In Part I of this two-part series, I gave a framework for why a church might want to seriously consider regular Psalm-singing as a part of their corporate worship. To recap, singing the Psalms can remind us of the genre of the literature (they’re songs!), integrate our emotional and aesthetic response, and aid us in remembering the words of Scripture more effectively and hiding these truths in our hearts. If I succeeded in convincing you that Psalm-singing is worth your time and effort, great! I’d like to use this space to point you towards some great Psalm-singing resources.
Many Ways to Sing
As we’ve always been told (but hopefully never found out by practice), the skinning of a cat can be accomplished with a variety of (undoubtedly equally horrific) methods. Psalms can also be sung in your church in a variety of ways. I’m going to make some general categories, and then point you to some folks doing these specific styles of Psalm-singing really well.
Method #1: You’re Already Doing It
Believe it or not, a lot of hymns and contemporary worship songs are either loosely based, or very closely based, on the text of the Psalms. A few examples:
- “10,000 Reasons (Bless the Lord)” by Jonas Myrin and Matt Redman, is a riff on the text from Psalm 103
- “Forever,” by Chris Tomlin, draws most of its lyrics from Psalm 136
- “Better is One Day,” also by Matt Redman, derives almost all of its content from Psalm 84
You get the idea. So, the next time you’re singing a song with a large chunk of Psalm-based text, why not draw attention to it? Maybe read the text of the Psalm before you sing it as a sort of call to worship? This way, people are aware that they are, in fact, already singing the words of the Psalms.
RESOURCE NOTE: Looking for a hymn derived from or based on a particular Psalm? Try Hymnary.org, where you can search thousands of hymns by Scripture reference. The book Psalms for All Seasons also includes hymns that are (more directly) based on specific Psalms.
Method #2: New Contemporary Songs with Word-for-Word Psalm Text
If you’re a purist and want to sing the exact text of the Psalms, but in a fun folky style,you’re also in luck! There are a few great resources for doing just that.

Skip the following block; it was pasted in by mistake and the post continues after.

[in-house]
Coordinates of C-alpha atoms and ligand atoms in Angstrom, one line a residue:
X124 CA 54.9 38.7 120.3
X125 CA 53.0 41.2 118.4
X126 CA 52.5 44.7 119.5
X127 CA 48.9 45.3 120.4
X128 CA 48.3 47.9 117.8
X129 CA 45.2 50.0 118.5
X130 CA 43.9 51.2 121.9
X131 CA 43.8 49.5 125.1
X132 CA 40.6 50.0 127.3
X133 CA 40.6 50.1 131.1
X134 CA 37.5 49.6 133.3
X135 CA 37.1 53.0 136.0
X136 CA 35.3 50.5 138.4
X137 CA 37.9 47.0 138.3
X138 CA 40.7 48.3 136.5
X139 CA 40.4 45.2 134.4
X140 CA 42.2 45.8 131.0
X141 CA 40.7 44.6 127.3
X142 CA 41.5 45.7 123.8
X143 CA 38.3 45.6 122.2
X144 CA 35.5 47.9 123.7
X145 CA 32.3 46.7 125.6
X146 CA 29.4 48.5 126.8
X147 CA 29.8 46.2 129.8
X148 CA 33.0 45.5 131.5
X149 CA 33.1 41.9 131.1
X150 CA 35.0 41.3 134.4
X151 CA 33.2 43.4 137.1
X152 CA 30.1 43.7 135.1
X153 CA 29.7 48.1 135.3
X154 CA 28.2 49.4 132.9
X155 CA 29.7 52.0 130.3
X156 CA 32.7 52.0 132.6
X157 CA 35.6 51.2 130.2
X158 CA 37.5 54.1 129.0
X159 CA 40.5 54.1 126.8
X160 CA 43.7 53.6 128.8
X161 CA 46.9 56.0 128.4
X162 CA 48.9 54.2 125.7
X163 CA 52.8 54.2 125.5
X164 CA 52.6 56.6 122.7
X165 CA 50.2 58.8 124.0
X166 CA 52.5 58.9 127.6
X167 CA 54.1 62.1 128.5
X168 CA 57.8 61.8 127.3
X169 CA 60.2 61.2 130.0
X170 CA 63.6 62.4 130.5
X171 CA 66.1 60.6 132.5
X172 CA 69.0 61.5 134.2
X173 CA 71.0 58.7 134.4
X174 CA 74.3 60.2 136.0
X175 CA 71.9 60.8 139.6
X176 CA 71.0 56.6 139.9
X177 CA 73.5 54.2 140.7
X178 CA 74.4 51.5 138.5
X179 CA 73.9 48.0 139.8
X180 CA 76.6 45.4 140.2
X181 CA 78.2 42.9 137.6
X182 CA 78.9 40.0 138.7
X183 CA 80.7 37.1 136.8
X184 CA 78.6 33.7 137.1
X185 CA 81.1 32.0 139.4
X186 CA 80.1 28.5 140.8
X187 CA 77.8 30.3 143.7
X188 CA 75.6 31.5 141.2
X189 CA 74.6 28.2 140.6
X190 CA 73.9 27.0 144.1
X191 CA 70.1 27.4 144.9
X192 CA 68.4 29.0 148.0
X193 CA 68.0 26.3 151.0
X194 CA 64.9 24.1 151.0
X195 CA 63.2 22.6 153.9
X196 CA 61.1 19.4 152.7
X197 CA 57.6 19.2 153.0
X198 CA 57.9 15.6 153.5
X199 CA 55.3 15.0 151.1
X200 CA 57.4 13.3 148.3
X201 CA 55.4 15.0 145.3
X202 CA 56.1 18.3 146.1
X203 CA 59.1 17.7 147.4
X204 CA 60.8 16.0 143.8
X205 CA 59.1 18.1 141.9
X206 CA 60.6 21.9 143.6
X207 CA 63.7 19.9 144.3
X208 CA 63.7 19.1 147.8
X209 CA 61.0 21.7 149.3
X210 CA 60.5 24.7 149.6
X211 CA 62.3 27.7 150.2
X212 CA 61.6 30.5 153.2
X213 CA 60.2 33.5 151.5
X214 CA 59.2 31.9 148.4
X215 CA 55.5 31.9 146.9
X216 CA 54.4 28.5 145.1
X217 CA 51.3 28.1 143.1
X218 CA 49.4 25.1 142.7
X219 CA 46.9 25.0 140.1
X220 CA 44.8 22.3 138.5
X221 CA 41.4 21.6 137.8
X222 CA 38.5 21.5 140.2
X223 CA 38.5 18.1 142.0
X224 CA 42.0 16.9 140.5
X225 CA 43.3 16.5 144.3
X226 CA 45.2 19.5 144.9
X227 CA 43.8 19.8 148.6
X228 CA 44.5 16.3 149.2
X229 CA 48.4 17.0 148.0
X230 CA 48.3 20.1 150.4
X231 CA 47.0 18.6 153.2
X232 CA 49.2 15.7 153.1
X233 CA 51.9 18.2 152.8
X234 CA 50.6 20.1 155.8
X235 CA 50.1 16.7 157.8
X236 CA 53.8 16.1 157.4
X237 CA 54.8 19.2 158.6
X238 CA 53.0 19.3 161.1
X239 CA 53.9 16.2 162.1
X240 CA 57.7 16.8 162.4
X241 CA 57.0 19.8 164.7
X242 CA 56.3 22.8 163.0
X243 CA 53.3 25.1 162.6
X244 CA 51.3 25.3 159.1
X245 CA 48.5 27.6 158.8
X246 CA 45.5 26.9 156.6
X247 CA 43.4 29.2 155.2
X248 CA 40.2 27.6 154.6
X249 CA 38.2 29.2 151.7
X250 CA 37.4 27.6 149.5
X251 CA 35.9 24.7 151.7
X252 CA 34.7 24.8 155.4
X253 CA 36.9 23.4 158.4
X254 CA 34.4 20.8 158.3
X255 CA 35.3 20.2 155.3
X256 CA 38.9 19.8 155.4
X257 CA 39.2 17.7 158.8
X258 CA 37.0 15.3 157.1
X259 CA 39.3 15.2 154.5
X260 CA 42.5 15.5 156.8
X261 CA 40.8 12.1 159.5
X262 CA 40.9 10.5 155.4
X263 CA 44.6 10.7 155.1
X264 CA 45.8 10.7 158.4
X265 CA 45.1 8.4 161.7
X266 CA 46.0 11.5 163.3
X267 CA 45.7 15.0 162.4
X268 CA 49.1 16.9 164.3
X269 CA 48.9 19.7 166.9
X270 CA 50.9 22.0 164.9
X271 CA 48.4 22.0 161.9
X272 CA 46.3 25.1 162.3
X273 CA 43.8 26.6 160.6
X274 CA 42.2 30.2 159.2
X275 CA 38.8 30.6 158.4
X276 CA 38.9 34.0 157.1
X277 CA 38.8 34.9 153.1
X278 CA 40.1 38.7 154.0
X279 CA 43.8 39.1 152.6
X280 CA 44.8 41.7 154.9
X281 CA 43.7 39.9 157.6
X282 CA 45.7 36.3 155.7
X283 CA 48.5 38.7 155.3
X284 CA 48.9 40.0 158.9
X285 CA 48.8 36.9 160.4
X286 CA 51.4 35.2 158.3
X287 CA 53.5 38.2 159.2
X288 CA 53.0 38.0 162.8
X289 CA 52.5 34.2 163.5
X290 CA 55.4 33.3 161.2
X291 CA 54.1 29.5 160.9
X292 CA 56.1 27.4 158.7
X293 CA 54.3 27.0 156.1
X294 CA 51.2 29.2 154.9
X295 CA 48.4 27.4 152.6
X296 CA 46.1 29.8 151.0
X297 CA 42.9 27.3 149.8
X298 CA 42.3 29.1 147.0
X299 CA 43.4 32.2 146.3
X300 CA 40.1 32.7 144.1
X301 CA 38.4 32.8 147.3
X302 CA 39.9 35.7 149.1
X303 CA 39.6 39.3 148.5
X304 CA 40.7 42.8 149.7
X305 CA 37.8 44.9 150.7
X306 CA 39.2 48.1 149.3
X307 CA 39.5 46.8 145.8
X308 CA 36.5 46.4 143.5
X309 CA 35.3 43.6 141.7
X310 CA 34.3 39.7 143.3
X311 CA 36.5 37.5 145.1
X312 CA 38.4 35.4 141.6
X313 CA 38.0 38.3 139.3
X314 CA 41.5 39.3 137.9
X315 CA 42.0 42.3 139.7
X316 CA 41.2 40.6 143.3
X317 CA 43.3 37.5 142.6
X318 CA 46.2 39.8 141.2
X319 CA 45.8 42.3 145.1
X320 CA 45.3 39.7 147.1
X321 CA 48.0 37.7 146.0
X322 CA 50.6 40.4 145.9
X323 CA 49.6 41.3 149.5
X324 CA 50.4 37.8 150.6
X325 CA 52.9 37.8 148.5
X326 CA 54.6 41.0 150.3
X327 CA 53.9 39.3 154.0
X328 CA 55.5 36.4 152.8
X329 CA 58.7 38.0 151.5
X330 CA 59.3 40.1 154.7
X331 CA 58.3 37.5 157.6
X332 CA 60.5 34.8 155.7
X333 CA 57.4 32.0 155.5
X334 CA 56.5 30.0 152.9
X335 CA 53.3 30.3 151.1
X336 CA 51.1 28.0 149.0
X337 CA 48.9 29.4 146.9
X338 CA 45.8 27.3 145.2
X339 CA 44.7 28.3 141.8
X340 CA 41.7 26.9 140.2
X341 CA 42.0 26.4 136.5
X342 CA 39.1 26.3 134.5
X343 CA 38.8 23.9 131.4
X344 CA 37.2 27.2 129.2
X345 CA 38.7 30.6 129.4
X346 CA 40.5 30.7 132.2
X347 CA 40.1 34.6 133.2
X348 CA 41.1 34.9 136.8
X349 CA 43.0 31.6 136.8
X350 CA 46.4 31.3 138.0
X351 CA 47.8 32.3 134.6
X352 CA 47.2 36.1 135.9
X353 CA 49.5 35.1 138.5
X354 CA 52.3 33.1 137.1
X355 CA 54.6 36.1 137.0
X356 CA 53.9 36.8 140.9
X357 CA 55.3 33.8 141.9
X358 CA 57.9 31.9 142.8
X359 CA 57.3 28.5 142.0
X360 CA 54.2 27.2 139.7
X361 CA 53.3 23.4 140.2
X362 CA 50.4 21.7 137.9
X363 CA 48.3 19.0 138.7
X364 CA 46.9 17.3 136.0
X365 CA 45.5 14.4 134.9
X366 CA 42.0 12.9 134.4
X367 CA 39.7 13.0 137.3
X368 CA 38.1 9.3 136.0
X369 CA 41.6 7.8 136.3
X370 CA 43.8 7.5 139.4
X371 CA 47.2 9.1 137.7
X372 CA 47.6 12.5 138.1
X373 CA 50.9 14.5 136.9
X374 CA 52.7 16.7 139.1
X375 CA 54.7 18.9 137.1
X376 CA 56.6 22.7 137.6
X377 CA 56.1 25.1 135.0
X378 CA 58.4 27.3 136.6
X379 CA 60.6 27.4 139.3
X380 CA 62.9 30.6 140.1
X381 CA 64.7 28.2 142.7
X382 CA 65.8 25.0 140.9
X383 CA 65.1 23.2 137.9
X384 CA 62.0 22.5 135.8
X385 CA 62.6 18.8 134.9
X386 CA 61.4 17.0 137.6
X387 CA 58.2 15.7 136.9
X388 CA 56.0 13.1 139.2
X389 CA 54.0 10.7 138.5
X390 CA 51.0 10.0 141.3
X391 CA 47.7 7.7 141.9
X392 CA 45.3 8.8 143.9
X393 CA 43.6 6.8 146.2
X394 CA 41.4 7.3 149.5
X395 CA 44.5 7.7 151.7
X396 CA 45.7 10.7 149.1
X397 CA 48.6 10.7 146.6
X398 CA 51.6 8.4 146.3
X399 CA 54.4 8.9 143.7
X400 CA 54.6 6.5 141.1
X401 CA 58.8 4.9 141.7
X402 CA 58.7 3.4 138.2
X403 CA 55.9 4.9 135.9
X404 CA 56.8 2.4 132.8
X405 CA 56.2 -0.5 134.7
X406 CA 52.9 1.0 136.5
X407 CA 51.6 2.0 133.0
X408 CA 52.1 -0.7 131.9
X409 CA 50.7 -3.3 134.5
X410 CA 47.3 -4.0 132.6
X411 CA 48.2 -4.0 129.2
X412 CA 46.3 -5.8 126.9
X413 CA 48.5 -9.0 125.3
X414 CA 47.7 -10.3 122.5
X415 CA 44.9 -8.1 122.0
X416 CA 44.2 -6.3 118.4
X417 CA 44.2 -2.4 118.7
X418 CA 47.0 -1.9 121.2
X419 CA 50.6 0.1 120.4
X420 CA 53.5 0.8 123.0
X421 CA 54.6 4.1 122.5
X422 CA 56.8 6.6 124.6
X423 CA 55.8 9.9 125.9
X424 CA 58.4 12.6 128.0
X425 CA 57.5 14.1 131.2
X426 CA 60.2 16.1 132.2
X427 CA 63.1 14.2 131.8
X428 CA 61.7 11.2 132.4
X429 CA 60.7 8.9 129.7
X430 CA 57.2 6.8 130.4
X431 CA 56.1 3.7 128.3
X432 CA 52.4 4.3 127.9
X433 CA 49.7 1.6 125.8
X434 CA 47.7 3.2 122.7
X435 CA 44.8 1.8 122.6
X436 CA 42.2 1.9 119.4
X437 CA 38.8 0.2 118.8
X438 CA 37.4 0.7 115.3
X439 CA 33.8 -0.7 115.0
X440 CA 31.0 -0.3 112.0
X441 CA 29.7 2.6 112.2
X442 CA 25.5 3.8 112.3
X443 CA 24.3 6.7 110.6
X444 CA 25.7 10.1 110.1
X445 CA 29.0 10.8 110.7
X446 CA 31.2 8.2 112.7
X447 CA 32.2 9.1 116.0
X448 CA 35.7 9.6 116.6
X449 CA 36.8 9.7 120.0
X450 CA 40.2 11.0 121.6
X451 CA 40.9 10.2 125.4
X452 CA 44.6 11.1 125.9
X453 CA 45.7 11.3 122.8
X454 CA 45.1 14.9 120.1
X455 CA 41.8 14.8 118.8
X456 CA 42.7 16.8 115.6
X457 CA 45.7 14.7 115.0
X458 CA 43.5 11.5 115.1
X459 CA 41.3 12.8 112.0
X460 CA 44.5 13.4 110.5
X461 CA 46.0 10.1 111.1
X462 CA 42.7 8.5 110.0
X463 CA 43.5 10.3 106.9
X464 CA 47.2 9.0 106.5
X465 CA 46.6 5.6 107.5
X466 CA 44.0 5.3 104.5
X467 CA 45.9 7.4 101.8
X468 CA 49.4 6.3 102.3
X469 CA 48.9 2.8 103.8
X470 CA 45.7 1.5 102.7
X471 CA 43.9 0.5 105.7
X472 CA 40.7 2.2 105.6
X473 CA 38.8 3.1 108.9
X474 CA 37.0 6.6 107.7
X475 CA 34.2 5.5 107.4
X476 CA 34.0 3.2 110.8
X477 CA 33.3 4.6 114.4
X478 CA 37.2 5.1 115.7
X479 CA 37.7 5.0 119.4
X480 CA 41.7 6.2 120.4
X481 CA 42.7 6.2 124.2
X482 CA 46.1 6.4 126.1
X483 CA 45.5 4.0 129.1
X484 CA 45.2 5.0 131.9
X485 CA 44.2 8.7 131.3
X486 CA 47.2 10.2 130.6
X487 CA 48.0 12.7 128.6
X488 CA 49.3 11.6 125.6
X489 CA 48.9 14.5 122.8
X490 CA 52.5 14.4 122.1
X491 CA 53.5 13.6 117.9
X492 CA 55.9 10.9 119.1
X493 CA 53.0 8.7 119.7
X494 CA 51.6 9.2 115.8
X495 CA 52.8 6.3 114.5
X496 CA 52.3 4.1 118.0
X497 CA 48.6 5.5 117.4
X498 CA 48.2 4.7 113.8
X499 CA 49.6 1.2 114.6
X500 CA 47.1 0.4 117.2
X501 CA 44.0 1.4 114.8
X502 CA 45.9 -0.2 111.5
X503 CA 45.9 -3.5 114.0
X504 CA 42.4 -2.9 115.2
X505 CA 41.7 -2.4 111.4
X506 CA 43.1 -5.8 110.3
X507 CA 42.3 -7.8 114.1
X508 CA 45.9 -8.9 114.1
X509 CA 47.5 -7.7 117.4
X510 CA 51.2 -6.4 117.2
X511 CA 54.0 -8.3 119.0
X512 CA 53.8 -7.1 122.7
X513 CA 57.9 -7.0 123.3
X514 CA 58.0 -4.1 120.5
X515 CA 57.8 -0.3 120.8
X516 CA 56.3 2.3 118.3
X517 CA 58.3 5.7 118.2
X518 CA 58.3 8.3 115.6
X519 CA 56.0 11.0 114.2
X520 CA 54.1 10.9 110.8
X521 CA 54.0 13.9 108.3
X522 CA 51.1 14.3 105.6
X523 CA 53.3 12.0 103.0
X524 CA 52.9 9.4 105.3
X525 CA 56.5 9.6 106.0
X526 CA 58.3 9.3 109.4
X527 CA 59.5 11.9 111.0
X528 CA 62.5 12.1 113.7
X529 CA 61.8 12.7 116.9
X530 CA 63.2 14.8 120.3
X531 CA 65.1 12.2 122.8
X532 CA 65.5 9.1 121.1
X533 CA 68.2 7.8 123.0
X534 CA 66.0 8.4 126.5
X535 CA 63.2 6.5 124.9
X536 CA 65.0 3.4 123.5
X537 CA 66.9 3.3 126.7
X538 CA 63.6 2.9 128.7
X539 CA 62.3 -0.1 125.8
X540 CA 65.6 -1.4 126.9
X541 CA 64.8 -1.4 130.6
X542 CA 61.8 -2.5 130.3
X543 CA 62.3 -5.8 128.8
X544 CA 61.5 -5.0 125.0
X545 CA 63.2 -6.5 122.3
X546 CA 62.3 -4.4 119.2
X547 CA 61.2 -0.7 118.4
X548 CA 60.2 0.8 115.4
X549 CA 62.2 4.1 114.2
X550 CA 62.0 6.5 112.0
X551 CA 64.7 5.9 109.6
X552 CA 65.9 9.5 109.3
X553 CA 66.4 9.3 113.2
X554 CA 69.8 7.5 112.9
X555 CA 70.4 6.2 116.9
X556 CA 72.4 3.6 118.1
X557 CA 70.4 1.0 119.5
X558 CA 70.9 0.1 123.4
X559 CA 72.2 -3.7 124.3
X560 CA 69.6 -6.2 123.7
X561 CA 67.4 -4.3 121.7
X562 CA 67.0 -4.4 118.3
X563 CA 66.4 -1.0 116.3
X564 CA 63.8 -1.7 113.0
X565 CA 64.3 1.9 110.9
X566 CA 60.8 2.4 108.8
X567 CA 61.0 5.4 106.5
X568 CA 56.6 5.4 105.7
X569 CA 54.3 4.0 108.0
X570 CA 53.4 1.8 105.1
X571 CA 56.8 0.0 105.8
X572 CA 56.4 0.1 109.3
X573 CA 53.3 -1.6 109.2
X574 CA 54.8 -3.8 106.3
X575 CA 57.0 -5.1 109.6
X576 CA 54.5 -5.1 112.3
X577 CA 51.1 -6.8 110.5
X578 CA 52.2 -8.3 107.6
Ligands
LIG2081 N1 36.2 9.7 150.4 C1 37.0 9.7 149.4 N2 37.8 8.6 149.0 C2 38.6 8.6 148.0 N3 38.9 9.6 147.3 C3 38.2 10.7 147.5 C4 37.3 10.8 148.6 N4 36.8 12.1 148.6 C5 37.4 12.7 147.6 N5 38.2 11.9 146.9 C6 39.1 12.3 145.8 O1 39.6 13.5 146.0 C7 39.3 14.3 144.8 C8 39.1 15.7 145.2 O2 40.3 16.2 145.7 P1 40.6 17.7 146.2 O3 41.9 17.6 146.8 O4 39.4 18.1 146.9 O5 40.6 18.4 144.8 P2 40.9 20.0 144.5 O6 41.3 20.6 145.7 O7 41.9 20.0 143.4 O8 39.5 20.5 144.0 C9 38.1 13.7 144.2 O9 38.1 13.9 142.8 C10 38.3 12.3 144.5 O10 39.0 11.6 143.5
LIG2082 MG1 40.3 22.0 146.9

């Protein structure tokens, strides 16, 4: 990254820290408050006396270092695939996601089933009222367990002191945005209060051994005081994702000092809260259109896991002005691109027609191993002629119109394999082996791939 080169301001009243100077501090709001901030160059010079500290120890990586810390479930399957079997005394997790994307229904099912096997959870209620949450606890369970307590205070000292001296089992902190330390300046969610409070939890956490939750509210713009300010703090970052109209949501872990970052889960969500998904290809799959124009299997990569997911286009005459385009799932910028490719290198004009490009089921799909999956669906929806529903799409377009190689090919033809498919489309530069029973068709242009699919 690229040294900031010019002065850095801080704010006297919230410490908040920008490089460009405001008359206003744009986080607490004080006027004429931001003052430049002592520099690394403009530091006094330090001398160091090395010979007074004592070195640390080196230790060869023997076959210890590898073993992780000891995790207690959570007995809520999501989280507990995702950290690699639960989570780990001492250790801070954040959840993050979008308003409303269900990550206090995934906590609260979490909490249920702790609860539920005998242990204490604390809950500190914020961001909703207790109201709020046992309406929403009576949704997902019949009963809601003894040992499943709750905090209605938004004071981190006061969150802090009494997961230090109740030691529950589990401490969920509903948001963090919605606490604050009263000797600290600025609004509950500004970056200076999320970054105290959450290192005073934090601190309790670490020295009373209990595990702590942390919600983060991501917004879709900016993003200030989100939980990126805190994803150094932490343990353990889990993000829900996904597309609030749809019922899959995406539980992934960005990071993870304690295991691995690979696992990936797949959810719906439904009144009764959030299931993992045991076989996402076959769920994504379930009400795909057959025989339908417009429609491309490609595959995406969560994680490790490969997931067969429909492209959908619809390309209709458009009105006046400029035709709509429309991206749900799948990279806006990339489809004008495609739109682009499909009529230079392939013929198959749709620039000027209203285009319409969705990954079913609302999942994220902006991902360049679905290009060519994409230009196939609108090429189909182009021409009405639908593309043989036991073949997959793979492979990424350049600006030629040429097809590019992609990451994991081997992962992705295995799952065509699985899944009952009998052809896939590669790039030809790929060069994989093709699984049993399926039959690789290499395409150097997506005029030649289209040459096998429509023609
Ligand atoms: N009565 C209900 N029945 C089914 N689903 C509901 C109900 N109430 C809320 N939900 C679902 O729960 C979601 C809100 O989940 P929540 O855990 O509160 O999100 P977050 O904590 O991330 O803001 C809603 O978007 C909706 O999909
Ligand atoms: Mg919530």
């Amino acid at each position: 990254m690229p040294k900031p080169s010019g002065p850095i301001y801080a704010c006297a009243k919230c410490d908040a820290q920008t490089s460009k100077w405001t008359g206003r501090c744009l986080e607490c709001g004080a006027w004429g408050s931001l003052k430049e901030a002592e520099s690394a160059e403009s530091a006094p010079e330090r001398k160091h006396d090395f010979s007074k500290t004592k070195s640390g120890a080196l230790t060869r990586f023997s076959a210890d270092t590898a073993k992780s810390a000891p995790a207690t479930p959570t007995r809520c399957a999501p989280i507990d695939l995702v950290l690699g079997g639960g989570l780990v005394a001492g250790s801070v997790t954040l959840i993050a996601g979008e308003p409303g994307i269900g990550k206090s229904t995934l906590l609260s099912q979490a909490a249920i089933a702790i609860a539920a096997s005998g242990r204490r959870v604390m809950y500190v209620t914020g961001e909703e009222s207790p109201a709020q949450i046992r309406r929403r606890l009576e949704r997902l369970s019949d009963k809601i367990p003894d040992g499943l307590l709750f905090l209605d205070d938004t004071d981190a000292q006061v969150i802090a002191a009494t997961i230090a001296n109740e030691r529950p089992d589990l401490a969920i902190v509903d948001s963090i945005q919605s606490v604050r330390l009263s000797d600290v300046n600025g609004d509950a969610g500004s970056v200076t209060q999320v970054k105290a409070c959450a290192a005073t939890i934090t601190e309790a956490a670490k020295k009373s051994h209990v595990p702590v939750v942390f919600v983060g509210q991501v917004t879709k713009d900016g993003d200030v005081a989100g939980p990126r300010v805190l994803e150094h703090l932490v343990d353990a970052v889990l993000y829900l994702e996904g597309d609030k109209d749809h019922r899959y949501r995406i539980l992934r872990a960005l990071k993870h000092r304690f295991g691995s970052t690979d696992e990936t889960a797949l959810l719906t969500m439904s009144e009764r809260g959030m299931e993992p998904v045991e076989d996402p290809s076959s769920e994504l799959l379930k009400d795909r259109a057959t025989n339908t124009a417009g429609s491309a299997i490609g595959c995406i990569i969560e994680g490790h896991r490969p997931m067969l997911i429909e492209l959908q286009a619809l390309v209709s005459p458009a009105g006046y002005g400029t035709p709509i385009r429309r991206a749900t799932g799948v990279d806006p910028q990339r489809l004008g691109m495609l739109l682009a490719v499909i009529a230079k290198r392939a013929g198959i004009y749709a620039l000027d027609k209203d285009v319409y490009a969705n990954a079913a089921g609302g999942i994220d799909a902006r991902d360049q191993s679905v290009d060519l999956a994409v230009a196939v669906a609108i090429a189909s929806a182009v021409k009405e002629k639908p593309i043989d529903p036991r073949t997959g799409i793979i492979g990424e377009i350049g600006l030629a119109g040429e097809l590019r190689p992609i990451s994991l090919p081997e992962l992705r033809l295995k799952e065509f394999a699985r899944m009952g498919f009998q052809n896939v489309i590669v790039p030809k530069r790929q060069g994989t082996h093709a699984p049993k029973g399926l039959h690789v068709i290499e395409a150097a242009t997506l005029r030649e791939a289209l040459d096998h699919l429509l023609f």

- The Corner Room is working on a project to craft songs based solely on the (ESV) text of the Psalms. Volume I is available to listen to on their site, along with lead sheet and chord charts.
- The Psalter Project is also a resource for singing new music to faithful translations of the Psalm text. They have a great group of artists working together on this project, and they even have a searchable database of other people producing this kind of psalm-singing.
Method #3: Cantor Verses, Congregational Refrain
This method is actually pretty old-school in its style, with a soloist chanting the verses of a Psalm, and the congregation joining in for a refrain (usually a verse of the psalm). This is how we usually sing the Psalms at our church. There are neat ways to do this with a fresh sound – I’ll highlight a few here:
- Jamie Brown posted a video of a simple Psalm refrain, and a reading of the Psalm verses in between. This would be effective if you didn’t have a strong leader who felt comfortable singing/chanting the verses.
- singapsalm.com, from Jeremy Mayfield, is a great resource. Jeremy is awesome at writing super-catchy refrains, and then has verses that could be sung by all, or just led by a cantor.
Method #4: Old-School Chant
Chanting the Psalms usually involves a simple melody, and a unique style of sing-speaking the text. While this style might be the most foreign to your congregation’s ears and skills, it can be a really effective way to sing the Psalms, and you may be surprised how people pick it up! Anglican chant is one way to do this. Here’s a link to the Anglican Chant Psalter, which includes helpful notes at the outset about how to sing the chants.
Method #5: Global Psalms
OK, it’s not really a method! I just wanted to point out a few resources that demonstrate the variety of ways in which Psalm-singing is happening and can happen throughout the global church, in whatever musical style fits. Here are a few favorites:
- Psalm Project Africa is a project setting the Psalms in traditional African styles (English text). Here’s an explanation of the project.
- A powerful article about the persecuted church in Pakistan’s use of Psalm-singing, with a few recordings to enjoy.
I hope this post is a springboard for you to try one or more of these ways to sing the Psalms. I trust that your efforts will be rewarded with a deeper sense of the richness of God’s word, and the power of music to unite us in worship. Godspeed!
ONE MORE RESOURCE NOTE: Be on the lookout for this project from Wendell Kimbrough, whose music is a fantastic resource to the Church. It’s being recorded this month, and I look forward to using it as a Psalm-singing treasure trove as well.
Image attribution: Mojito_mak / Thinkstock